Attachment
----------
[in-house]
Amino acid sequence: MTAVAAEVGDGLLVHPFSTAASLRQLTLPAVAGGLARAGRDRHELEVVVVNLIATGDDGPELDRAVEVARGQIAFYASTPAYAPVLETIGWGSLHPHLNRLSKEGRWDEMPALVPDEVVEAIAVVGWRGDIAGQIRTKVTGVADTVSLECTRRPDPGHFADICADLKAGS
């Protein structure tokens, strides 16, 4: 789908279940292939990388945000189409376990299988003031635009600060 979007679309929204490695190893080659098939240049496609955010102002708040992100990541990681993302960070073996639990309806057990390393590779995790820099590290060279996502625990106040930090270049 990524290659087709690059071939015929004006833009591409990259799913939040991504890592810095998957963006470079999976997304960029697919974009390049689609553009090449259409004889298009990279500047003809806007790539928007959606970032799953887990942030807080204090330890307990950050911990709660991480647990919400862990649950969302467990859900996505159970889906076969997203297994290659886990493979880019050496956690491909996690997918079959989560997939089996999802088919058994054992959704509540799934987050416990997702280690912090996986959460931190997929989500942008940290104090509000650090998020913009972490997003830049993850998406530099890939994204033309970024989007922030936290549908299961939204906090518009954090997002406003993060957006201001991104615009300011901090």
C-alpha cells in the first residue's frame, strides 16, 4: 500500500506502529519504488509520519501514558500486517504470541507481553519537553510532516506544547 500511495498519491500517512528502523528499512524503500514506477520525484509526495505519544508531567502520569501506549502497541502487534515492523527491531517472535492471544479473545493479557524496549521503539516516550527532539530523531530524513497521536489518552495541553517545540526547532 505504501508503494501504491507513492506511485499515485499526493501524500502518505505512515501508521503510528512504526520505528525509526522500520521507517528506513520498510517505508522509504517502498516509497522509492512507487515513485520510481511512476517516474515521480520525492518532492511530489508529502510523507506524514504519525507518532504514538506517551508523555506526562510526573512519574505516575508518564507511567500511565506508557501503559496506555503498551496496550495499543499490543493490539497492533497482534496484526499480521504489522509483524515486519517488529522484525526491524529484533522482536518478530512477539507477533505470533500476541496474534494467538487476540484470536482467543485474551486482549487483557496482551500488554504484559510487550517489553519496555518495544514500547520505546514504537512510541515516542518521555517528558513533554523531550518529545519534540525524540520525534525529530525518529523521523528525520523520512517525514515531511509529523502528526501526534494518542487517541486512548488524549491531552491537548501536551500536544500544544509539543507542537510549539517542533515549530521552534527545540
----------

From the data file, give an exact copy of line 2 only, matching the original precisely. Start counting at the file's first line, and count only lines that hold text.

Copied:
Amino acid sequence: MTAVAAEVGDGLLVHPFSTAASLRQLTLPAVAGGLARAGRDRHELEVVVVNLIATGDDGPELDRAVEVARGQIAFYASTPAYAPVLETIGWGSLHPHLNRLSKEGRWDEMPALVPDEVVEAIAVVGWRGDIAGQIRTKVTGVADTVSLECTRRPDPGHFADICADLKAGS